Video Chats: David Wilson on "Out Of The Black" by Royal Blood

Posted by Doug Klinger on February 9, 2015 in Interviews

Staff Post

Last week, director David Wilson gave us the first mind-blowing music video of 2015 with the release of “Out Of The Black” by Royal Blood, co-directed by Superjail! creator Christy Karacas. The half animated, half live action video is packed full of over the top violence that is equal parts fun and gory. With David directing the live action portions, and Christy taking the animated parts, we were curious how this video came together, which is why we're stoked that David answered a few of our questions about the video, as well as gave us an exclusive look at the video’s animatic.

IMVDb: When I listen to this song, I don't immediately think of an alien bunny mascot wreaking havoc on a gas station, but somehow this idea fits perfectly. Where did the concept for this video originate?

David: The origin of the idea came from wanting to work with Christy. The piece of work that got me introduced to Christy was the Superjail! pilot, ‘Bunny Love’ that sees a whole load of the Superjail! inmates dressed as the Easter Bunny. So, I guess that’s pretty unoriginal as starting points go, but it leant itself to being a catalyst to getting my brain whirring. In development I went through a series of ideas about what other characters the mascots could be. At one point they were going to be baseball mascots, but it just didn’t seem right. What I loved about the bunny is that it came into the store and stole chocolate. That’s an easy narrative to understand and get, but also throws you off the scent of it being extraterrestrial.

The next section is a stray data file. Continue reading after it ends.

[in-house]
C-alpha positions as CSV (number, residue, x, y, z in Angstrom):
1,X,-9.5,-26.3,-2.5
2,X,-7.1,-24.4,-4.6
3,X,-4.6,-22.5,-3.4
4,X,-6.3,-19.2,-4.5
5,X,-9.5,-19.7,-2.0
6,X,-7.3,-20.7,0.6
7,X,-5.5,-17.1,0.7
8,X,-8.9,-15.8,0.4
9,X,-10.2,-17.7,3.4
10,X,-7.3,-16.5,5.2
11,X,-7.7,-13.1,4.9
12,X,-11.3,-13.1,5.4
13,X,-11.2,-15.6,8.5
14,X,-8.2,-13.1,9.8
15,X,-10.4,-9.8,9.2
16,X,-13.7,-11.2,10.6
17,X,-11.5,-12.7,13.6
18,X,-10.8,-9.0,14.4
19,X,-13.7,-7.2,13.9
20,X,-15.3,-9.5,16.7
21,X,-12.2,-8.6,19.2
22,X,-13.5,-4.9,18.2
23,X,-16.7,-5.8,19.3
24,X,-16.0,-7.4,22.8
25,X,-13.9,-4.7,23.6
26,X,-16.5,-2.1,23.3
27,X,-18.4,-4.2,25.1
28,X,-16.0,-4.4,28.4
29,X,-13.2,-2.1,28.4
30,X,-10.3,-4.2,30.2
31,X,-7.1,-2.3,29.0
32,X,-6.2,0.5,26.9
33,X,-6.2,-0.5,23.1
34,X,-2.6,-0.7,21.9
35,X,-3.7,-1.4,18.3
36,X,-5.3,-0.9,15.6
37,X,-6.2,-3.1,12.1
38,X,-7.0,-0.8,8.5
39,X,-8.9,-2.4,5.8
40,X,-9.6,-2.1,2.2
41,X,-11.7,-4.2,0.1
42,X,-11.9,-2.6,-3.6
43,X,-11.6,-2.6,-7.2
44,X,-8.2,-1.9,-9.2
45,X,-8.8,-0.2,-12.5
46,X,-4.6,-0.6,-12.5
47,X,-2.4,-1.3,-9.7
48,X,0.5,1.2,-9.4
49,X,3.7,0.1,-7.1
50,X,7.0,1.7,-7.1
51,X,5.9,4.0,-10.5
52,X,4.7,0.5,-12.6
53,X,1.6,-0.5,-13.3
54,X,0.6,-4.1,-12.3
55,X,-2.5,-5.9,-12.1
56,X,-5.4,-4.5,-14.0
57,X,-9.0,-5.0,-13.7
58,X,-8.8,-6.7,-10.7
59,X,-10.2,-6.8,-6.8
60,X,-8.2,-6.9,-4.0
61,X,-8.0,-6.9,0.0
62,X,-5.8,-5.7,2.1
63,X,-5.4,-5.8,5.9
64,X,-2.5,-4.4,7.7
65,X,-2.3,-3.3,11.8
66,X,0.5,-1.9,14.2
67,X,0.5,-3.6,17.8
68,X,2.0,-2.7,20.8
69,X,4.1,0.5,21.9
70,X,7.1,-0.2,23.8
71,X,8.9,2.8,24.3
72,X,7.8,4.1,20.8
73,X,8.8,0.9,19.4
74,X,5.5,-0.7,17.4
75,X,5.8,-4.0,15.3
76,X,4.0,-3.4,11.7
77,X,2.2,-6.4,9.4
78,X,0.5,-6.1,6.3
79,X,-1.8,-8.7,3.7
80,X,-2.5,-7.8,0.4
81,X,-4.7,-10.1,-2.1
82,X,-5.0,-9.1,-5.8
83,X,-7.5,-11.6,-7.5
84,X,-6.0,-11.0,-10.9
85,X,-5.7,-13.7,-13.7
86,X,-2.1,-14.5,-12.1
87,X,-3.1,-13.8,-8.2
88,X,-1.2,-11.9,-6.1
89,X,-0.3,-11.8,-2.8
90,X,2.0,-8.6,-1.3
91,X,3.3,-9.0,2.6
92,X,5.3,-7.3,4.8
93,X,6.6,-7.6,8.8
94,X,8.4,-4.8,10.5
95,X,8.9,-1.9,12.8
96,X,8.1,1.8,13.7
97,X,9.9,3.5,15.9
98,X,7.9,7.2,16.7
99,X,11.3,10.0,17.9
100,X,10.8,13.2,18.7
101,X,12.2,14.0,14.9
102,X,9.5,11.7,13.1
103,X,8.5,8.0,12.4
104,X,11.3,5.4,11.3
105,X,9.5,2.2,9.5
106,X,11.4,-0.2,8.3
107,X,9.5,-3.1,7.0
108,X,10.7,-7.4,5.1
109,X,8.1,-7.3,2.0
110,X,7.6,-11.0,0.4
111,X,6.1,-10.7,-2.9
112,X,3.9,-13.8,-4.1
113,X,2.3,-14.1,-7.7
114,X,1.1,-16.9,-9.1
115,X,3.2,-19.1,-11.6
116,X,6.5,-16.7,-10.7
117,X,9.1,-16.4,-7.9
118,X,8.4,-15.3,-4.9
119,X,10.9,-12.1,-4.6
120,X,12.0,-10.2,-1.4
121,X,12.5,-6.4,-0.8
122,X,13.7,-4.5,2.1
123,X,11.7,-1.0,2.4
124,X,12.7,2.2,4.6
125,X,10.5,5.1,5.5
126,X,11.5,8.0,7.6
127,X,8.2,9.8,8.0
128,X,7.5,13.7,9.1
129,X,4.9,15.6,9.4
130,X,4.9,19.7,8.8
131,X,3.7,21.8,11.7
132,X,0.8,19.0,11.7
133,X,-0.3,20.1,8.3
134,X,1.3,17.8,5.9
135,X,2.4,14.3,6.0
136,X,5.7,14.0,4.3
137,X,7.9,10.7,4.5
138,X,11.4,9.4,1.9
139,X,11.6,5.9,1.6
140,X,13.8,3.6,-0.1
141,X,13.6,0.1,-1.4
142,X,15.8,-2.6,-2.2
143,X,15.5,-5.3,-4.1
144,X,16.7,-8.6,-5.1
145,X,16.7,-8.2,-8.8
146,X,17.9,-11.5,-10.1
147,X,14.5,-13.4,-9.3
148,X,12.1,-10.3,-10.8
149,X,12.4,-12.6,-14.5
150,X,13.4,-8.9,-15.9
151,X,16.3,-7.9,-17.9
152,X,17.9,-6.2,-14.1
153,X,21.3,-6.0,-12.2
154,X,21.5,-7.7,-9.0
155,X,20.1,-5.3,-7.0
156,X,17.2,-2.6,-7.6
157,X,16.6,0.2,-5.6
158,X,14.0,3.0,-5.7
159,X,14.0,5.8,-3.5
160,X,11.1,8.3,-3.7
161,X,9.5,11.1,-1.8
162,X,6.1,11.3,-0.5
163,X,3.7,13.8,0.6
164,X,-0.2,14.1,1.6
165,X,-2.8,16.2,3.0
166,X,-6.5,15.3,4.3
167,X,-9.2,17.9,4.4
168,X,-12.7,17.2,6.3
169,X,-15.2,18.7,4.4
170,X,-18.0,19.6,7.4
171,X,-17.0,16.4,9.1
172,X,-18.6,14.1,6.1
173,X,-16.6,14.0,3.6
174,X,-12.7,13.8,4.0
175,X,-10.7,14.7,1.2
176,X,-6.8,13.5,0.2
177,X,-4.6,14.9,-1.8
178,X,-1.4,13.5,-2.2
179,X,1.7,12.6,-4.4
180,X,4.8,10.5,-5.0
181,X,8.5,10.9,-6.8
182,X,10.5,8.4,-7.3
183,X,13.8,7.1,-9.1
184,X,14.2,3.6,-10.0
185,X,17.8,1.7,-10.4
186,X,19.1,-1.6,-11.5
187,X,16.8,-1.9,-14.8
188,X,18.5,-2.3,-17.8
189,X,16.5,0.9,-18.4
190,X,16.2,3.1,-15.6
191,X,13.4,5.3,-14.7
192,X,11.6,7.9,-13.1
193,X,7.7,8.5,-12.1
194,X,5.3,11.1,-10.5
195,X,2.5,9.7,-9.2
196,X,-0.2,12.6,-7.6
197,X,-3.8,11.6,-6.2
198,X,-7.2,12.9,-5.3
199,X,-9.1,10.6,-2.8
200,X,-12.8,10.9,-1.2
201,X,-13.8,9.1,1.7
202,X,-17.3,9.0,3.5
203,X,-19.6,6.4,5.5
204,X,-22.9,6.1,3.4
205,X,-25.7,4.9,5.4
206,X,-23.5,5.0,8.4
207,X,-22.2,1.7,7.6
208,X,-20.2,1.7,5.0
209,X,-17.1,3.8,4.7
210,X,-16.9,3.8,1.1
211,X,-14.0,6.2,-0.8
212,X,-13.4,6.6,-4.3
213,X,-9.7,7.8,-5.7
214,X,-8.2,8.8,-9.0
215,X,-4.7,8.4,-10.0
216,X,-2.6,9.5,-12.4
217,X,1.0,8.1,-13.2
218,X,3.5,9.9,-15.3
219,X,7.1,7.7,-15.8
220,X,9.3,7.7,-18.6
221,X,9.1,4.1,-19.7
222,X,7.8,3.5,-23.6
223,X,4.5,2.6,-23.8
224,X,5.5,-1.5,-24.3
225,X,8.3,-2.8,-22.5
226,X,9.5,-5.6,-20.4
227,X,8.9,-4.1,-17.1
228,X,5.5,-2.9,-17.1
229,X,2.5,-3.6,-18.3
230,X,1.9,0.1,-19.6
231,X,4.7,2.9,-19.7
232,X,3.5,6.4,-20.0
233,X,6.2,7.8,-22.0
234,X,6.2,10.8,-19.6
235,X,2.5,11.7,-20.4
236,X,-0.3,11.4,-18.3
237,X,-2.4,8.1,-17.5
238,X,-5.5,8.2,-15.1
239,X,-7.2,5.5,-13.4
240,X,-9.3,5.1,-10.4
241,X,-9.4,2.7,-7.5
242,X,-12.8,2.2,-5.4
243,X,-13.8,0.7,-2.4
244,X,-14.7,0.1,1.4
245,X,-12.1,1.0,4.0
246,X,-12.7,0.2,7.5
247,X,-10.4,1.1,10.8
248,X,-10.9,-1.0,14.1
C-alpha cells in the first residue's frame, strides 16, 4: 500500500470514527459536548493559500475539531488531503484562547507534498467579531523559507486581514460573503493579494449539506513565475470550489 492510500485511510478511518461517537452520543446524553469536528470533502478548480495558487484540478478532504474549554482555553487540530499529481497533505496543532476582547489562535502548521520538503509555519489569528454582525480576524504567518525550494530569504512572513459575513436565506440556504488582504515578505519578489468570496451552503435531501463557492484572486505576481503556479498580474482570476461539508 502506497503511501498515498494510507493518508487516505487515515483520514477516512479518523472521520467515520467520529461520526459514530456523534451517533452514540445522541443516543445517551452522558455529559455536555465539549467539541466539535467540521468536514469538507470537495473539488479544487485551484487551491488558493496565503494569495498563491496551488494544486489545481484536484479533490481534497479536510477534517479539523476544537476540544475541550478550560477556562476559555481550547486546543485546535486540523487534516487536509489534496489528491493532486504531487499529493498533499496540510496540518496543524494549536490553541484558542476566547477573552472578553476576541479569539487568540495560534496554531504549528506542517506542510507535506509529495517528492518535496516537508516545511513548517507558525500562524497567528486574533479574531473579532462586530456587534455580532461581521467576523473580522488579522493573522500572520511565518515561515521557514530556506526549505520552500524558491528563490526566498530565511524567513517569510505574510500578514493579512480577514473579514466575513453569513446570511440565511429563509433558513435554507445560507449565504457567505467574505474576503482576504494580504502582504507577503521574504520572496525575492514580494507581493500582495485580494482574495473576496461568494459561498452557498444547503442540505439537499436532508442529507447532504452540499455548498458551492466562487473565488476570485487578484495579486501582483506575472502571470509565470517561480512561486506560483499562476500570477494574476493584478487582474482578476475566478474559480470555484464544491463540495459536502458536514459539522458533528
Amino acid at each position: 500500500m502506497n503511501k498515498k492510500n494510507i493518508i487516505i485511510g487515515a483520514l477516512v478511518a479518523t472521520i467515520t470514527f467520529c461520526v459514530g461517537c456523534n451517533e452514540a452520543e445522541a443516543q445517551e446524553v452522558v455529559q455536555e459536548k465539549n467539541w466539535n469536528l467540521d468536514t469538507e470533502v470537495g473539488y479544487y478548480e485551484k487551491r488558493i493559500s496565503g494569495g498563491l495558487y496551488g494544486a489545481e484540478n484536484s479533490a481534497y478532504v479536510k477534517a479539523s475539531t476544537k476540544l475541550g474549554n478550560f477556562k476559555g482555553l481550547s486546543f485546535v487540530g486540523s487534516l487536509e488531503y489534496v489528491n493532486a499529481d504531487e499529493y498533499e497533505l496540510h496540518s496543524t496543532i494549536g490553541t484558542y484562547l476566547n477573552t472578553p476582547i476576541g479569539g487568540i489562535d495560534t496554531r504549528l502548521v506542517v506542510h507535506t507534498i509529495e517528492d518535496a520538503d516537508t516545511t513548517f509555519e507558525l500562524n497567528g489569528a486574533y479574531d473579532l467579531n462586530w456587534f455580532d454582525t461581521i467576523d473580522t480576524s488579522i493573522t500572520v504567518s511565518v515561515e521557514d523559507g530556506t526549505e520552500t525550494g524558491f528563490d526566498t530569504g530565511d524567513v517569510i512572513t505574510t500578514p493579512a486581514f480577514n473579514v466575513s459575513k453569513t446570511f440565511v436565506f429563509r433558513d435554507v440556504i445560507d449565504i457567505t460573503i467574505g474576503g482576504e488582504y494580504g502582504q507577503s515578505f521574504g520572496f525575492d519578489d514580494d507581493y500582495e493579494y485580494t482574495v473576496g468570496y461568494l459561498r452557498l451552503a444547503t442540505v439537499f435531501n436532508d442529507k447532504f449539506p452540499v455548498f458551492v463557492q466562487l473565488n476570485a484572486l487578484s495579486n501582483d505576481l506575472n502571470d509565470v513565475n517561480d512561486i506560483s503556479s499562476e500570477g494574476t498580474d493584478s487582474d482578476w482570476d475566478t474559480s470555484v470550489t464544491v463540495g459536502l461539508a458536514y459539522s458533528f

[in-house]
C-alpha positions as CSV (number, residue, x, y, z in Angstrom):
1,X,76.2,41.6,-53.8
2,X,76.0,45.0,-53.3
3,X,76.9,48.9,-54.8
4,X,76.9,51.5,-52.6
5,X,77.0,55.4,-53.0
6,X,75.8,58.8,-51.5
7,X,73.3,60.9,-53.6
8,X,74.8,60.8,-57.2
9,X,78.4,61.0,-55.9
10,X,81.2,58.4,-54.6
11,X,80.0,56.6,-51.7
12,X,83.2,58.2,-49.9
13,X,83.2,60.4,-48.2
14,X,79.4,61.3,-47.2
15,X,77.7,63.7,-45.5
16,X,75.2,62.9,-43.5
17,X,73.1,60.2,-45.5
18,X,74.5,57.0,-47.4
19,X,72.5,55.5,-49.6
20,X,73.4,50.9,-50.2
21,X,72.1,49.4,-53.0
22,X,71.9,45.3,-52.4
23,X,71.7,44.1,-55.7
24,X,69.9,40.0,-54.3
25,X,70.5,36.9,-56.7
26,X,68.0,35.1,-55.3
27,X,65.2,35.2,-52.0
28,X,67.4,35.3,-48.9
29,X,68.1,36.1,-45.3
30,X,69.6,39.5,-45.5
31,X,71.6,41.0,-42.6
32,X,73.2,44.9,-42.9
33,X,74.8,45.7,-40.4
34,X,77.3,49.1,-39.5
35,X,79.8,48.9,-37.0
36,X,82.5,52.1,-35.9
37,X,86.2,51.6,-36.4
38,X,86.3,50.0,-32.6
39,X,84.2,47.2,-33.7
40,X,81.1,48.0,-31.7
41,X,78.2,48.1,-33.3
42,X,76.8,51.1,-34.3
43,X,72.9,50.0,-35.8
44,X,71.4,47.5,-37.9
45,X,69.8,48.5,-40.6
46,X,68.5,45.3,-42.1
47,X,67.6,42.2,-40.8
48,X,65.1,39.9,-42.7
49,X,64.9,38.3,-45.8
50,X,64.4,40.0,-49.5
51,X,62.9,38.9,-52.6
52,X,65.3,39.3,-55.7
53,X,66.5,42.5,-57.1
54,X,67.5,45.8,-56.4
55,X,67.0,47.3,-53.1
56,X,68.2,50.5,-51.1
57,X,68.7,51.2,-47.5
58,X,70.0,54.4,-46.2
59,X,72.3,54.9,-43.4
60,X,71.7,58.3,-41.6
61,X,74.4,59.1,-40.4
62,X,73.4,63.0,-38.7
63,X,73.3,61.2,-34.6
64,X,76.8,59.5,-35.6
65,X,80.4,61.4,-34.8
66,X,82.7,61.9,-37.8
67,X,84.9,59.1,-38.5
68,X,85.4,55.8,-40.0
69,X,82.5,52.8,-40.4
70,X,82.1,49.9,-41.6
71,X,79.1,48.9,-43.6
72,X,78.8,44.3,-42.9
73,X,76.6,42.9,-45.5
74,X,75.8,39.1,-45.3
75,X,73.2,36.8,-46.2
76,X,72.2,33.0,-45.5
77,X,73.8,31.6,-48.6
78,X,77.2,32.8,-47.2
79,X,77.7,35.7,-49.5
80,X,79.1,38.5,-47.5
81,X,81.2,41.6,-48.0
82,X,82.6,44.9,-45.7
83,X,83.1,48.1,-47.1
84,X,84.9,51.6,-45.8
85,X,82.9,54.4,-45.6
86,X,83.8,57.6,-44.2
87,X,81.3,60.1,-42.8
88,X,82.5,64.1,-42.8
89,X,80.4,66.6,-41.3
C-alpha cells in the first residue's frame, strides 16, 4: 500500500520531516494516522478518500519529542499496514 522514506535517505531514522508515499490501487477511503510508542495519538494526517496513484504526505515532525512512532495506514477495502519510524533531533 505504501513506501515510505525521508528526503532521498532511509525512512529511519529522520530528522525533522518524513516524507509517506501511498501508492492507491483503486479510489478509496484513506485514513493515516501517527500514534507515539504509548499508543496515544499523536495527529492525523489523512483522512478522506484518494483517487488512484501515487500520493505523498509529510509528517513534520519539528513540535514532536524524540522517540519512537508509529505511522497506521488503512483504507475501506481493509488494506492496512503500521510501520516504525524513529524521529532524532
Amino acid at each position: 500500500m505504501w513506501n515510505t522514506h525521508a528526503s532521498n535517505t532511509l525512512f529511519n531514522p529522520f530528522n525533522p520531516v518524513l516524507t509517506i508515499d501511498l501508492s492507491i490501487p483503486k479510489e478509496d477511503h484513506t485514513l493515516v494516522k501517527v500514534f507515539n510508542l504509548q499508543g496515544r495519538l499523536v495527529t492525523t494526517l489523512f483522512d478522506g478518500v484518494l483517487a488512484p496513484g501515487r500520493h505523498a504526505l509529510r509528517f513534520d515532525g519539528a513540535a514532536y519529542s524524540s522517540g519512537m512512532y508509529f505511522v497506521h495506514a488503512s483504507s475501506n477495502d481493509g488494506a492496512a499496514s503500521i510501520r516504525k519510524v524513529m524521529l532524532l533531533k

The music leant itself to the the brutality of fight sequences, and that’s something that Christy’s a master at (although, we recently discussed how that’s almost leant him to being pigeon-holed as ‘the insane graphically violent animated fight sequence guy’), so I’m very glad I managed to catch Christy before he became absolutely fed up of decapitating people!

Alien designs by Christy Karacas

IMVDb: How did you and Christy meet? What was the process like co-directing this video together?

David: We met via Twitter. I think I started tweeting about my excitement for a new series of Superjail!. It’s my favourite animation show.

Christy tweeted back and a dialogue started from there. Christy’s based in New York and I’m in Los Angeles, meaning that throughout the whole production process we’d never actually physically met. I'm glad to say that on the hand-in deadline I flew out to NYC as a treat to myself for finishing the piece, and had a few glasses of whisky together in some kind of delirious celebration of what we’d created together.

IMVDb: The pacing of this video is really fantastic, all the action seems to take place at the perfect point within the song. When coming up with an idea for a video, do you have a sense of how it will be paced from the beginning, or does that start to materialize later in production?

David: I absolutely pace the video out from the word go. It’s something that’s very important to me. I will never hand a treatment in if I’m not absolutely certain that the idea will hold for the duration of the track. Communicating what slots in where is of vital importance. It’s a very tricky business: music videos need to be visually striking, but they also need to evolve and grow as you’re watching them. The track was especially wonderful to work with. It was very dynamic which leant itself beautifully to the chapters of the narrative.